Tonight (Thursday, March 12) I will be hosting the #TechTeamMA twitter chat. If you are interested in participating, head to my twitter account (@cathoyt_) between 8:00pm and 9:00pm. The topic is discussing the differences between individualized and personalized learning. This topic is relatively confusing so I thought it would be smart to provide some background information for chat participants to look over before the chat began.
Recently three articles have been brought to my attention. The first being The Washington Post’s article titled “Four reasons to seriously worry about ‘personalized learning.’” The second being Education Week’s article titled “What Is ‘Personalized Learning’? Educators Seek Clarity.” And the third, and possibly the most clear being Mind Shift’s article titled “What Do We Really Mean When We Say ‘Personalized Learning.'” Read through those if you want to see the full inspiration for this talk, but I’ll summarize. Basically, individualized learning is when teachers are given the option to review test scores, previous work of students, etc and base their curriculum for the year off of what they perceive from these past scores and projects to be their intelligence level. Intentionally or otherwise, this is how most classrooms today are structured. The recognition of the use of individualized learning brings about obvious questions of morality. Is it right for teachers to be allowed access to past performances and base the way in which they are taught and the level they are taught at off this entirely? In my opinion, no.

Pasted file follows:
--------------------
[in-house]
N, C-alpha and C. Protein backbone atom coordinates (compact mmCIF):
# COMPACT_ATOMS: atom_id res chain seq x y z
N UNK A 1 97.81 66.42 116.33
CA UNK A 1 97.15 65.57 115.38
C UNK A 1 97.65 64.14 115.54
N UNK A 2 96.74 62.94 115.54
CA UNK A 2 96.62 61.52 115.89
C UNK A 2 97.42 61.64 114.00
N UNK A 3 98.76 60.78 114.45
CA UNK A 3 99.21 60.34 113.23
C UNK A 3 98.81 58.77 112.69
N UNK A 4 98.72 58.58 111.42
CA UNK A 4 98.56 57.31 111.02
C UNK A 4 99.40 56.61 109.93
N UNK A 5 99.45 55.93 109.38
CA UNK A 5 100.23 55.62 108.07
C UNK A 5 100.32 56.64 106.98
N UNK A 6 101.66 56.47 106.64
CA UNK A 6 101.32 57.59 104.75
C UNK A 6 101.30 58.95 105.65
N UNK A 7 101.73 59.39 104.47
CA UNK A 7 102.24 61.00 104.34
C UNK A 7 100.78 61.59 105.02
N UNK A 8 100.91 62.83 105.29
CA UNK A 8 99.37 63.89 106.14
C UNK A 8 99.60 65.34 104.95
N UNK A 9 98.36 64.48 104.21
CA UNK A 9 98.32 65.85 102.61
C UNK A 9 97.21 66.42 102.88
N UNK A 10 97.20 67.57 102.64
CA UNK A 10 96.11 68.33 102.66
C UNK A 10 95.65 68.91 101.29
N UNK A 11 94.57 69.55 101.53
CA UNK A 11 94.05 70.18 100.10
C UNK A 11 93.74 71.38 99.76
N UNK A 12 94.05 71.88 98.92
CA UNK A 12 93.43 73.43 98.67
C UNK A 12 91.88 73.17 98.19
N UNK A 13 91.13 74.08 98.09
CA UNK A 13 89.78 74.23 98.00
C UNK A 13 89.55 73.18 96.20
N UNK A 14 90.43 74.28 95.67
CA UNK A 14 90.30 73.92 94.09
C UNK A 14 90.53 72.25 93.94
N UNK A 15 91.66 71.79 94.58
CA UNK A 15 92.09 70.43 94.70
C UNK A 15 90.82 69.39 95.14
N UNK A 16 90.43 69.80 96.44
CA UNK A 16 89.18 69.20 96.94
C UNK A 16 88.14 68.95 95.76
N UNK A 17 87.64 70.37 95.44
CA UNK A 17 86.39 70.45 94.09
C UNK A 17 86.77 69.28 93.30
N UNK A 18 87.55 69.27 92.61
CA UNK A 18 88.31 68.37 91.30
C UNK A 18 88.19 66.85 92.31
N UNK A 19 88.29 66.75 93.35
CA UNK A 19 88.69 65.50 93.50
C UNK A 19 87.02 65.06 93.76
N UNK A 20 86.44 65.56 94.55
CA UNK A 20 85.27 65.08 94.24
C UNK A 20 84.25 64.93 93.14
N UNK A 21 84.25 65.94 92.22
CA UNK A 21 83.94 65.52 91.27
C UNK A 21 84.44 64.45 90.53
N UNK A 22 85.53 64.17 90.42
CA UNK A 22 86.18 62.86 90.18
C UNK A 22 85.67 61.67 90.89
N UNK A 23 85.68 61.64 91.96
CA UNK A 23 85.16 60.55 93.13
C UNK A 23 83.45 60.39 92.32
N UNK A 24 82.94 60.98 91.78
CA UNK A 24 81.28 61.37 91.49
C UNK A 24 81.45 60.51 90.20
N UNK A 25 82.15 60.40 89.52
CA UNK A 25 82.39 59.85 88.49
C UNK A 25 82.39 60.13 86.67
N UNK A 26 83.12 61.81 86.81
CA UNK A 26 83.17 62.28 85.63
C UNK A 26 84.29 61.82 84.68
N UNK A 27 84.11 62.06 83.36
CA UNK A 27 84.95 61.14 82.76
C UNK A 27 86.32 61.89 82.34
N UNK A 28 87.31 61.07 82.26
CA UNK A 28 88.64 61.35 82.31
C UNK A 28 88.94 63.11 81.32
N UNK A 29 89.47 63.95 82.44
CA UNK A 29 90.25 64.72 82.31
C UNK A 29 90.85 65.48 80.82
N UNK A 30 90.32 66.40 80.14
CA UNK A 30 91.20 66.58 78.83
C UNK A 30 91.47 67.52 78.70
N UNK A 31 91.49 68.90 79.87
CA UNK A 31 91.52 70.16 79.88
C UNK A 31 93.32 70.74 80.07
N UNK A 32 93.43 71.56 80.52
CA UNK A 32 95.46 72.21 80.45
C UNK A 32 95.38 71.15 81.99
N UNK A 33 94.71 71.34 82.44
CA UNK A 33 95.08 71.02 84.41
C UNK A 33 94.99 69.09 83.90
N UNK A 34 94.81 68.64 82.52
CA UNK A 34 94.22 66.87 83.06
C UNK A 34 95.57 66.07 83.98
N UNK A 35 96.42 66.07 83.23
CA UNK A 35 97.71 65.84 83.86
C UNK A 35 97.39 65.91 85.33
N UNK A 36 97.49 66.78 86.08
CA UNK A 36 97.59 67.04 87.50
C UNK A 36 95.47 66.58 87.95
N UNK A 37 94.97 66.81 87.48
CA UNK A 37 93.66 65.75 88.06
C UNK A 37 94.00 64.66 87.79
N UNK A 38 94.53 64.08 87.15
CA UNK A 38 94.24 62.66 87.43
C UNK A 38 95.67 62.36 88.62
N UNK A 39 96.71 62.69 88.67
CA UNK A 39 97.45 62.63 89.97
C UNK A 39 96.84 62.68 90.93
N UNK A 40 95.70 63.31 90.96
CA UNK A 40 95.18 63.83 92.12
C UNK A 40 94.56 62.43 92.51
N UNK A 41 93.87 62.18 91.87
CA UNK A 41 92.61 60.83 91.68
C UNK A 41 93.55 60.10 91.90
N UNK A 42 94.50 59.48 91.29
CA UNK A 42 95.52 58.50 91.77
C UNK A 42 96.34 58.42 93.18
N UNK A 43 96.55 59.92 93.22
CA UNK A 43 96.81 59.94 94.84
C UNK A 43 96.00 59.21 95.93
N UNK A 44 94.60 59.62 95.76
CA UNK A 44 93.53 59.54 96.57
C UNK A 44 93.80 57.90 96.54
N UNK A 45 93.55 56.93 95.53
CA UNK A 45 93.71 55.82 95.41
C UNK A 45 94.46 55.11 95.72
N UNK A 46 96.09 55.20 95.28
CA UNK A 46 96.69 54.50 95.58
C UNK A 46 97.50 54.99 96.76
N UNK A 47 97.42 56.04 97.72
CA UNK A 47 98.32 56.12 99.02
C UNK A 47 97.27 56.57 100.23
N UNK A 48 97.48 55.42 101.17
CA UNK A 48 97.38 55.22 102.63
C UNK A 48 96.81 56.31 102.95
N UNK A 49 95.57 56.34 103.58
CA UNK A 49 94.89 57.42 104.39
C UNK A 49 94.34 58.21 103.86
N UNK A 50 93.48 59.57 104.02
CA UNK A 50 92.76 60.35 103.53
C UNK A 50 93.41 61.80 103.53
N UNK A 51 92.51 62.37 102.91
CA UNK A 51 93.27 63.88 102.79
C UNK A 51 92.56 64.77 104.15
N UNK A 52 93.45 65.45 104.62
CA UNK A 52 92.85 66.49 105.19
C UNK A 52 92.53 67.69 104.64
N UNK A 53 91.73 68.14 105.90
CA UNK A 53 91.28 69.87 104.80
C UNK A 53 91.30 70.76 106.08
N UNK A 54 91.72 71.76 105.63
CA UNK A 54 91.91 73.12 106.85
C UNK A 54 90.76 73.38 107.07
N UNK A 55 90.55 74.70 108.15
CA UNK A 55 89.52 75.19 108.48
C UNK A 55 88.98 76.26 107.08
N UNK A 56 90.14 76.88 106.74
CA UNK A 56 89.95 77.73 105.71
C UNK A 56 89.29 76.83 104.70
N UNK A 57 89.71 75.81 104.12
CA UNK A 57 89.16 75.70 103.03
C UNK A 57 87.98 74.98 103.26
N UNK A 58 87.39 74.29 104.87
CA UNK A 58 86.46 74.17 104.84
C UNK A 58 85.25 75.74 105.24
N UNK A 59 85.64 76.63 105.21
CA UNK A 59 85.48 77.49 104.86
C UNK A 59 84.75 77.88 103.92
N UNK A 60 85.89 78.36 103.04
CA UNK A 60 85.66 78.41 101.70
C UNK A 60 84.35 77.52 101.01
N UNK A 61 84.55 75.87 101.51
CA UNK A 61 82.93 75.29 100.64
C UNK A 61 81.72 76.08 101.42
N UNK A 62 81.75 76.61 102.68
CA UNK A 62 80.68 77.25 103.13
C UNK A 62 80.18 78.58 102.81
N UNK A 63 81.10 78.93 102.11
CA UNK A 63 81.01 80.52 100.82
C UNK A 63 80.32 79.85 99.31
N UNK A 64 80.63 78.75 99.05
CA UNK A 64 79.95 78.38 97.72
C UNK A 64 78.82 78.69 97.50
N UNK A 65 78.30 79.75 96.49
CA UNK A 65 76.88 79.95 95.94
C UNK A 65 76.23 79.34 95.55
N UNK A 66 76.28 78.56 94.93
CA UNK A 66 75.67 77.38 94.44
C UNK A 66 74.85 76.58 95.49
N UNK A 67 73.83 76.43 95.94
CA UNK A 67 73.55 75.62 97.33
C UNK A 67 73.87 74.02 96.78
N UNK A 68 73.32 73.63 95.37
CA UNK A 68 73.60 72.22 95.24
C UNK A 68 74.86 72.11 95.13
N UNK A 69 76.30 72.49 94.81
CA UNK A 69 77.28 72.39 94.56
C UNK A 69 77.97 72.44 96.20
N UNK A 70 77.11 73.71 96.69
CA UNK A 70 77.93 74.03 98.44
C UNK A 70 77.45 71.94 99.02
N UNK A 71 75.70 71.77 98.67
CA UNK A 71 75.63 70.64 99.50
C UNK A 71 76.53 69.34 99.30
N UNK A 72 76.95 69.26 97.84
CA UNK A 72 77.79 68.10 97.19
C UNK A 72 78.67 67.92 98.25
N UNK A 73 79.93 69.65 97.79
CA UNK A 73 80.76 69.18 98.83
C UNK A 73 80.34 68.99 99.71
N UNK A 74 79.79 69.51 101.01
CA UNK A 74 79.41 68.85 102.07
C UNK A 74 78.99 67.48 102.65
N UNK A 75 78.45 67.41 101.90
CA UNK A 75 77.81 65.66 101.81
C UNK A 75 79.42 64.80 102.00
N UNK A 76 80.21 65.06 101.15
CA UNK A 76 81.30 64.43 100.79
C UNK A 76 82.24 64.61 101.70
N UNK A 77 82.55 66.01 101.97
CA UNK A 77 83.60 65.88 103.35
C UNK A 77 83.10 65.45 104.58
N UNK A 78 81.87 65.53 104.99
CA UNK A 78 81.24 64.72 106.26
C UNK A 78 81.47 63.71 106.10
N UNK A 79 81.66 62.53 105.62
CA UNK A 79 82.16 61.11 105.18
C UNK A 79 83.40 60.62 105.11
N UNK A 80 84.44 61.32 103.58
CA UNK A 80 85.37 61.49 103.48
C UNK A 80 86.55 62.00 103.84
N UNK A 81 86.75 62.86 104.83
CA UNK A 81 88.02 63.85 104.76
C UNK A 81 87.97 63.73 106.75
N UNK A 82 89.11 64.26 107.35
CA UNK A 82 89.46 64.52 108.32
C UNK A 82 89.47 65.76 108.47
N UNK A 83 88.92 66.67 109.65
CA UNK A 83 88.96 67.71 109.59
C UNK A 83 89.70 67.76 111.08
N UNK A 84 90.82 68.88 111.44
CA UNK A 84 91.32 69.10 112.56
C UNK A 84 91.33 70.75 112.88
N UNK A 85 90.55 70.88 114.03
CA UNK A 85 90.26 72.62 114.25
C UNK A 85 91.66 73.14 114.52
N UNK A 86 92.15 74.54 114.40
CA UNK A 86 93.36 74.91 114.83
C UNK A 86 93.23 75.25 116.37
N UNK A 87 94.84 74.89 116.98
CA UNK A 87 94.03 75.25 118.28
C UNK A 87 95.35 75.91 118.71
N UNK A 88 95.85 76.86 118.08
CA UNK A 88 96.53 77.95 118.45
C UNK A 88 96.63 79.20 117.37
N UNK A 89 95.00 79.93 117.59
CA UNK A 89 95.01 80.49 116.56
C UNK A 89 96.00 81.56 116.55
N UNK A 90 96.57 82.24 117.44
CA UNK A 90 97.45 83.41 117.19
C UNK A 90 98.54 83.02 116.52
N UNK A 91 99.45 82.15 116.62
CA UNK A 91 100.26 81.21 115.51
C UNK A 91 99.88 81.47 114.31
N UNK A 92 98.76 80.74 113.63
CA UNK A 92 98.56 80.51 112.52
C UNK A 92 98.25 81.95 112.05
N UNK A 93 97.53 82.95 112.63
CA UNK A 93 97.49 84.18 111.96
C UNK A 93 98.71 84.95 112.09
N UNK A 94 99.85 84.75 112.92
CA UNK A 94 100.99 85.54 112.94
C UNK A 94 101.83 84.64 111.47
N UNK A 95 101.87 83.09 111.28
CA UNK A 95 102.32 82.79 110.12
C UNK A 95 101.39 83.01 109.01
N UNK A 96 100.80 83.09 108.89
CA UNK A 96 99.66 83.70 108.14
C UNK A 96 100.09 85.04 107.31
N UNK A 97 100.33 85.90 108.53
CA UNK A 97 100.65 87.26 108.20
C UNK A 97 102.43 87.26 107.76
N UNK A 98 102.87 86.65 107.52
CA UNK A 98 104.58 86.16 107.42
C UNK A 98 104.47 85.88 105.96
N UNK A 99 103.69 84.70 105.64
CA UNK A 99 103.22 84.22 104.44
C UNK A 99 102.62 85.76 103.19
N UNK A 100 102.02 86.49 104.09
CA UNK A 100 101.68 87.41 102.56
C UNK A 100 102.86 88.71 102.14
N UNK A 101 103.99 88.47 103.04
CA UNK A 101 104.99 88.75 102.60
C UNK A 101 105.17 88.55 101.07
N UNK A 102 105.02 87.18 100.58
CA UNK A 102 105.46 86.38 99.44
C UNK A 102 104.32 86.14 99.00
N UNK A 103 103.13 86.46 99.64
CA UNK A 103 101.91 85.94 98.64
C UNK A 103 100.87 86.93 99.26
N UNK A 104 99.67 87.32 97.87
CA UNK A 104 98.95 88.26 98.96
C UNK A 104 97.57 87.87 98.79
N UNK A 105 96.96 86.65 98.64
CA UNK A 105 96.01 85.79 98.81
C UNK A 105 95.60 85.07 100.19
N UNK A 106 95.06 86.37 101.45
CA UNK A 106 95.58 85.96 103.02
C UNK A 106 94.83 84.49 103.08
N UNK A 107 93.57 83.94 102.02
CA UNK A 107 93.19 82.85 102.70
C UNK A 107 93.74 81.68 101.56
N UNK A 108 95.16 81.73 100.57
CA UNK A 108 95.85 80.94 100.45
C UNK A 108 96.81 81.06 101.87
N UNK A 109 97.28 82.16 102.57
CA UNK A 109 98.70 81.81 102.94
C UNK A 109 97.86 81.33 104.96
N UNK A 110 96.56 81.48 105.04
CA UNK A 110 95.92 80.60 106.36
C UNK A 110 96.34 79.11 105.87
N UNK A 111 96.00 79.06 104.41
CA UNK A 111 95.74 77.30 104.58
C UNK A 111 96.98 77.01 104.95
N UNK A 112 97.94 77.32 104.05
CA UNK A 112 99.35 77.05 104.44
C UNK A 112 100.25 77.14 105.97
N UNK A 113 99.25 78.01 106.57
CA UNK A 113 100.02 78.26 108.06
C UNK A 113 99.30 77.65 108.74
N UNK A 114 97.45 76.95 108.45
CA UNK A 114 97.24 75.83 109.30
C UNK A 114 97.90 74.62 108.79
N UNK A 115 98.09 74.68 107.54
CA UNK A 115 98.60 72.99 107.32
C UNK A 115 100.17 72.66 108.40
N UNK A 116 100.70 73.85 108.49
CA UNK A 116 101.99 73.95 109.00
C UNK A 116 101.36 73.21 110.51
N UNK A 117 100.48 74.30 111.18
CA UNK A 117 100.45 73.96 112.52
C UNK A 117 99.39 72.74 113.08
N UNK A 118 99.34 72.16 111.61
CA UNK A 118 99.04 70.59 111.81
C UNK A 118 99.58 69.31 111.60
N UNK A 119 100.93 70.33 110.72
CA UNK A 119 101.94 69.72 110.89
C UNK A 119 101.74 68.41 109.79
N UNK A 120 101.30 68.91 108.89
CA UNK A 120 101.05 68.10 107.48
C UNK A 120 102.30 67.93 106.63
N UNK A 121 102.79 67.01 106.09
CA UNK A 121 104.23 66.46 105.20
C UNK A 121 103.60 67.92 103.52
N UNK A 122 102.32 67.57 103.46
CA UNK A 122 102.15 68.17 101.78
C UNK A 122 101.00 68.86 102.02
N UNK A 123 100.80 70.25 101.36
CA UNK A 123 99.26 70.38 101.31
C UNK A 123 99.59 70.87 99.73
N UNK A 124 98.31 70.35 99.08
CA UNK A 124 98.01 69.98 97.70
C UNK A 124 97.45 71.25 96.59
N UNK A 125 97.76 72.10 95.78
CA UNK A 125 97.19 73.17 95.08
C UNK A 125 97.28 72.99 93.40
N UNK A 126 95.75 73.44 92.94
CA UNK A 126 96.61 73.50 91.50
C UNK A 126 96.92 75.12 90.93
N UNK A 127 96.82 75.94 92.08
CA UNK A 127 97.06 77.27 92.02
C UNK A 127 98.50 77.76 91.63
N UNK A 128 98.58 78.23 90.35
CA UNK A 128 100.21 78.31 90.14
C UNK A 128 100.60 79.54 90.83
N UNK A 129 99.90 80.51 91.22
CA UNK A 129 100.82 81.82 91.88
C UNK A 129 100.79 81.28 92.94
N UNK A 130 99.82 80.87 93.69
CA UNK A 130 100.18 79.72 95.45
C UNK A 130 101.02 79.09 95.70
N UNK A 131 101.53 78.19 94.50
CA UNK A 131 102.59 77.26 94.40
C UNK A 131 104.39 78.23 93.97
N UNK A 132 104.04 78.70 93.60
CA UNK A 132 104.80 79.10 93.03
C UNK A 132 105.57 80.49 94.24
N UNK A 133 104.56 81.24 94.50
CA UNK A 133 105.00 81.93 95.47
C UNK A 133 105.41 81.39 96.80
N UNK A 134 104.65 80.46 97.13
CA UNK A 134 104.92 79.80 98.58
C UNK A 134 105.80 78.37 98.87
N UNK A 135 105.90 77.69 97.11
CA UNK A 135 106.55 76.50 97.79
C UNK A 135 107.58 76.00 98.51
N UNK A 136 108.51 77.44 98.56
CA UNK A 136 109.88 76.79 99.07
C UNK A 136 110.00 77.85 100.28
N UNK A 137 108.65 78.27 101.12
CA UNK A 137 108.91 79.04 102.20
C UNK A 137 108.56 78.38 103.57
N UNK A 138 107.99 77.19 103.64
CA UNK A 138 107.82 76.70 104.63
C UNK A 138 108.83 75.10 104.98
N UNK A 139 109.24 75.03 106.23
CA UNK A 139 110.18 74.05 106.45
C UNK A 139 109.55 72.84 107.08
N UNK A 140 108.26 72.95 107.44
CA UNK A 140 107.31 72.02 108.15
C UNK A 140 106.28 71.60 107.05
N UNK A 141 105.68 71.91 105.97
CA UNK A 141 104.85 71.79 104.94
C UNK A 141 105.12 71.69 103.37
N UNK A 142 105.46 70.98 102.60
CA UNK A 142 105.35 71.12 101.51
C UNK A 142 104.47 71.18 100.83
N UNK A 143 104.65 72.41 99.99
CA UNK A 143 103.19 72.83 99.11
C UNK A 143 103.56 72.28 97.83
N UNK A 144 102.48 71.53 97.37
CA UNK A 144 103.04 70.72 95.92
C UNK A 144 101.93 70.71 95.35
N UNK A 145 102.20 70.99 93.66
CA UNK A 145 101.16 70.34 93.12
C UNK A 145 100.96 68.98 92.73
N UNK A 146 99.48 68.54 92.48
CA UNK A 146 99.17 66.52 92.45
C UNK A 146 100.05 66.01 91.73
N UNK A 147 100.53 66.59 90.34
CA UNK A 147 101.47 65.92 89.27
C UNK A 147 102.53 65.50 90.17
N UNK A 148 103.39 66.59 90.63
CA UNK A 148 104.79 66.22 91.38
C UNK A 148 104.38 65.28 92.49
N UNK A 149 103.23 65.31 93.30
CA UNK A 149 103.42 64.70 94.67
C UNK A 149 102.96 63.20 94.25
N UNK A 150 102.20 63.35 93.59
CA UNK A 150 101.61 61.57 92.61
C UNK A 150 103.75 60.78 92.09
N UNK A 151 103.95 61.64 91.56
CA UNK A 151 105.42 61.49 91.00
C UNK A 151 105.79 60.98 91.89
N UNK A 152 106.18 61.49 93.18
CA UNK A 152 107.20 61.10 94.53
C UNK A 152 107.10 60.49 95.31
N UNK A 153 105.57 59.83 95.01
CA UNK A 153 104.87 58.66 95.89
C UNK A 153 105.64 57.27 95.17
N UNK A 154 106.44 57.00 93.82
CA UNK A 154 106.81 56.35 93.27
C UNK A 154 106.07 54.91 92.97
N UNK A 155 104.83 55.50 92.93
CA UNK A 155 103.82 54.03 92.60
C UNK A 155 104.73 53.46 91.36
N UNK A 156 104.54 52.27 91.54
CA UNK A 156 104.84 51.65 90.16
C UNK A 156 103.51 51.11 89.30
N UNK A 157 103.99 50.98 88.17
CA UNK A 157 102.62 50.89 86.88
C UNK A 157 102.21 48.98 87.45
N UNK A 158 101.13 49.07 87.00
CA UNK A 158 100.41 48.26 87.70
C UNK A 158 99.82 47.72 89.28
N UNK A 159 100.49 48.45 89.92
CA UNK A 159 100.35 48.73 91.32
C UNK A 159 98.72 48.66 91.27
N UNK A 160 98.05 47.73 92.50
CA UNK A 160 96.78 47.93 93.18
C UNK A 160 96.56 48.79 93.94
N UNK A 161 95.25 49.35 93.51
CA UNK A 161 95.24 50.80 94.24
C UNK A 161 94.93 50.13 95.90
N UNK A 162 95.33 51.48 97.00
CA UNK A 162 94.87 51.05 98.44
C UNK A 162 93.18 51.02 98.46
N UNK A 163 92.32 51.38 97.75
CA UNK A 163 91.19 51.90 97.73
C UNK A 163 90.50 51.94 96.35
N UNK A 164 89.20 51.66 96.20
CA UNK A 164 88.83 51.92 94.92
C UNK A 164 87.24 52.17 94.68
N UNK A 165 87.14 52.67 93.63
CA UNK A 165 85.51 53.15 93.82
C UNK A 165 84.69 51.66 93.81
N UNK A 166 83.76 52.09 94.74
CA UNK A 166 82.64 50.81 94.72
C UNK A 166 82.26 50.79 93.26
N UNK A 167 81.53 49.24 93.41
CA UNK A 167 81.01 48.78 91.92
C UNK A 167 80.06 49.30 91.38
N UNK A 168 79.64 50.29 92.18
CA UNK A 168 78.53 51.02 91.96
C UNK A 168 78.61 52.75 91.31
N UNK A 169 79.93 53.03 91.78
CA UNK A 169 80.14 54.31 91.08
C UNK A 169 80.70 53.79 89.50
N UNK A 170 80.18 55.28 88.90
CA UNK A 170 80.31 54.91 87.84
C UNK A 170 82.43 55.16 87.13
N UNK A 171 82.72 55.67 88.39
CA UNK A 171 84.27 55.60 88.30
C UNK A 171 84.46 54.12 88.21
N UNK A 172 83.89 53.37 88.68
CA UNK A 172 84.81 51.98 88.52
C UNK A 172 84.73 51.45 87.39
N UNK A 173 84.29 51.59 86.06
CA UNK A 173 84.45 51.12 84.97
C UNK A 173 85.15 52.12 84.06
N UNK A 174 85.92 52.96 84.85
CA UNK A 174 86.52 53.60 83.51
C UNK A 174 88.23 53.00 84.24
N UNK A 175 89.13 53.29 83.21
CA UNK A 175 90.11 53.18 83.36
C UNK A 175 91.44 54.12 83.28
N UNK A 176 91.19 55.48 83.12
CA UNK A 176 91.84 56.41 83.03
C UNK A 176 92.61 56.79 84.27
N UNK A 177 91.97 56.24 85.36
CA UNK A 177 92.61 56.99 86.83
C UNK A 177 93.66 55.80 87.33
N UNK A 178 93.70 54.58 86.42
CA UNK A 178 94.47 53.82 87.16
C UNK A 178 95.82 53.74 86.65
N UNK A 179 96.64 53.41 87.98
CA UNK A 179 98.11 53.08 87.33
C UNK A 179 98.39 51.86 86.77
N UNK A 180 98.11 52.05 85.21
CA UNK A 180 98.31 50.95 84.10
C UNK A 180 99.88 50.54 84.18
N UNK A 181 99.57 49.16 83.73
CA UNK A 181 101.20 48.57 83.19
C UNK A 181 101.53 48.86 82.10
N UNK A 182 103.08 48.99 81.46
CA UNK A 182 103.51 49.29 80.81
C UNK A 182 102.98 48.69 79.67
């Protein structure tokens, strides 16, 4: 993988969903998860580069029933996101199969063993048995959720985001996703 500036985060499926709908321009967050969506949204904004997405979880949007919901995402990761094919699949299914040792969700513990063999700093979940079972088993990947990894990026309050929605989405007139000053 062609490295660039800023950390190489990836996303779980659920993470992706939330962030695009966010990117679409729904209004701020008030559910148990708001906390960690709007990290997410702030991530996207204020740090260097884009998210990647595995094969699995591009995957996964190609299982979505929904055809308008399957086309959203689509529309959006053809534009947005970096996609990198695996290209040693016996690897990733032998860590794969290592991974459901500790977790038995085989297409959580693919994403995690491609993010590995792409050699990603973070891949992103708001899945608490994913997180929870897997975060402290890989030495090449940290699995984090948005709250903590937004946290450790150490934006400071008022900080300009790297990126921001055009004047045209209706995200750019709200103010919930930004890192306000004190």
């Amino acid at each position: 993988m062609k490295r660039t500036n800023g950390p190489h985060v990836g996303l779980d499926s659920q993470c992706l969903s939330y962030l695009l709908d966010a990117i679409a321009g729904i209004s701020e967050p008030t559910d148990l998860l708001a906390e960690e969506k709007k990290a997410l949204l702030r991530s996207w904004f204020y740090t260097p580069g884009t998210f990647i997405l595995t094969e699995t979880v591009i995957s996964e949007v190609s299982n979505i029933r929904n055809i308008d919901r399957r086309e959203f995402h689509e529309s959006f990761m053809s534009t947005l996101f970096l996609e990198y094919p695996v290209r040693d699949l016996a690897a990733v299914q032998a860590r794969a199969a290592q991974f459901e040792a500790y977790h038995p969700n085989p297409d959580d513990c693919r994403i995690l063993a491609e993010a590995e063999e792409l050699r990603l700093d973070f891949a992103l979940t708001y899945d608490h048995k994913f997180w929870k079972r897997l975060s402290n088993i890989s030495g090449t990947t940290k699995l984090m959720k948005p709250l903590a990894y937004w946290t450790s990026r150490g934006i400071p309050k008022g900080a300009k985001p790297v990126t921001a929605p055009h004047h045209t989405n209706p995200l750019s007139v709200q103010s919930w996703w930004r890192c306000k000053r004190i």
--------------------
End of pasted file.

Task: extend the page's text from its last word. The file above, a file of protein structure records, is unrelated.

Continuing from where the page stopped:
Personalized learning is the other option. Personalized learning gives students the power and the freedom to structure the class and the work they create in the class around their specific interests, passions and desires. This makes teaching more difficult for the teacher as they have to be accepting of a variety of different projects on one specific topic but it also makes learning more rewarding for the student because students have the freedom to convey information and complete assignments using tools that they are comfortable with or interested in exploring, and by default students often learn more. Education Week suggests that technology is one of the greatest ways to achieve this goal, because it provides students with virtually (ha, get it?) unlimited resources with which they can work with.
A student tech team is the epitome of a class structured around student-choice and personalized learning and during tonight’s chat we hear from members of these teams and hopefully dive more deeply into the many benefits of classes structured around the passions of the student.